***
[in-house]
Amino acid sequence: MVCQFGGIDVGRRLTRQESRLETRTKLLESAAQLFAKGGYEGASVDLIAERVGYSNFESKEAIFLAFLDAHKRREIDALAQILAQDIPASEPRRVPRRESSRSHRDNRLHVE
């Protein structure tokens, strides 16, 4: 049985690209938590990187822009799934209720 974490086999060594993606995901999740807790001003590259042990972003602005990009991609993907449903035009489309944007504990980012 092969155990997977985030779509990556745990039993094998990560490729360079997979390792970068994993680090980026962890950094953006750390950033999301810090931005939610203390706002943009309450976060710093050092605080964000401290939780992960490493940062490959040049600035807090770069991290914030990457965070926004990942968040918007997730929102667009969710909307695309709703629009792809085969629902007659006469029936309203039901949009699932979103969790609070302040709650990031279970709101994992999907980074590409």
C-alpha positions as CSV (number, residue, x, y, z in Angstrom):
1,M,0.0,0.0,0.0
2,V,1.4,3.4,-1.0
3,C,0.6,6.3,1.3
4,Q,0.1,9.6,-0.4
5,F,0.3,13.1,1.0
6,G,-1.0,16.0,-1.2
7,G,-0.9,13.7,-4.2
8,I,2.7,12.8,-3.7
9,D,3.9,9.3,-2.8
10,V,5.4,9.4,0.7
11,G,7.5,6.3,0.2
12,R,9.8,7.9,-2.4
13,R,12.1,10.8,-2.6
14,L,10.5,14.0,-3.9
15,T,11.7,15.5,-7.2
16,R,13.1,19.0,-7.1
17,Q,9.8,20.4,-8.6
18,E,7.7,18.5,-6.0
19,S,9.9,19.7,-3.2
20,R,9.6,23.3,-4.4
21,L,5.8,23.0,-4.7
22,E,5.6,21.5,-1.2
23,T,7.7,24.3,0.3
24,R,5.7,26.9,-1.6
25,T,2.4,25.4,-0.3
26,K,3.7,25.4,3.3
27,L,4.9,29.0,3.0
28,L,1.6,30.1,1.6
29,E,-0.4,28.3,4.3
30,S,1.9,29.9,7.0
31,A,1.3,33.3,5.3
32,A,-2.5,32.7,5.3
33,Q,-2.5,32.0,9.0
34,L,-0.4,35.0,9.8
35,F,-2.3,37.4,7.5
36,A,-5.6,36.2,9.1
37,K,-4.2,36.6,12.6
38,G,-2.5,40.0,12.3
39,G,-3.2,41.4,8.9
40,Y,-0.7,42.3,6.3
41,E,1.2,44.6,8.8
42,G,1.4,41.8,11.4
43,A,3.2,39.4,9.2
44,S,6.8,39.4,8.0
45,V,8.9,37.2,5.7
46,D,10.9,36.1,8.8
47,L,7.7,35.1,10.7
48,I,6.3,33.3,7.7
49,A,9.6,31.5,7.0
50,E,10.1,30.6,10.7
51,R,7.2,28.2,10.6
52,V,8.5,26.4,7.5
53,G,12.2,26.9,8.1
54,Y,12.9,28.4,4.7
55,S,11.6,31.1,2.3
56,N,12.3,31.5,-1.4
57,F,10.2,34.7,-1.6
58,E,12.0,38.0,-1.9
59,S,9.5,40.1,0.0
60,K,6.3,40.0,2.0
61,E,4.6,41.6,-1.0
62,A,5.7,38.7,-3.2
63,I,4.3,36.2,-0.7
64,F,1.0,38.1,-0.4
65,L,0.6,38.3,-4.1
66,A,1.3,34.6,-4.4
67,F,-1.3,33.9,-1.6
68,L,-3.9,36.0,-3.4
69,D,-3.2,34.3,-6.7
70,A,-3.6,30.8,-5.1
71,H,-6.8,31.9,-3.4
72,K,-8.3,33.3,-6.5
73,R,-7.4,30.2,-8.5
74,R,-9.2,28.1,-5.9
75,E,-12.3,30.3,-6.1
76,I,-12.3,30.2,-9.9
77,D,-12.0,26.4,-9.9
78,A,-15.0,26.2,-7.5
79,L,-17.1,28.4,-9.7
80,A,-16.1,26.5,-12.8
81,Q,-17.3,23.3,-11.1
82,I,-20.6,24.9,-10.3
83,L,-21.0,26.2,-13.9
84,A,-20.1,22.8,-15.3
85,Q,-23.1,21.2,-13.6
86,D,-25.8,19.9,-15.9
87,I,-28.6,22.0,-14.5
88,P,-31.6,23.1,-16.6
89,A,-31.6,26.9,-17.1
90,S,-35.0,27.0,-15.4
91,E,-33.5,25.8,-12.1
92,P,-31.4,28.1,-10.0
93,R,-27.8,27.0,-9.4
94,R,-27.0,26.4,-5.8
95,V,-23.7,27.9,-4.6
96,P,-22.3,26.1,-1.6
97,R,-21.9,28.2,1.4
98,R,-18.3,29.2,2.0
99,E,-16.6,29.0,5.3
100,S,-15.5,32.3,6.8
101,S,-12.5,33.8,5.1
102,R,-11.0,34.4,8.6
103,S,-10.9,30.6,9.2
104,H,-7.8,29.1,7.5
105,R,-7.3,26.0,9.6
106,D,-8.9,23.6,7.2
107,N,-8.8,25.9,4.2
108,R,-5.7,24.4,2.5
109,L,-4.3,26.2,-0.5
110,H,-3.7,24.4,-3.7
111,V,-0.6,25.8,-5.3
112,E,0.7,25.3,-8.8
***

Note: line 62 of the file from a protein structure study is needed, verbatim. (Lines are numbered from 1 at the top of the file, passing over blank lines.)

58,E,12.0,38.0,-1.9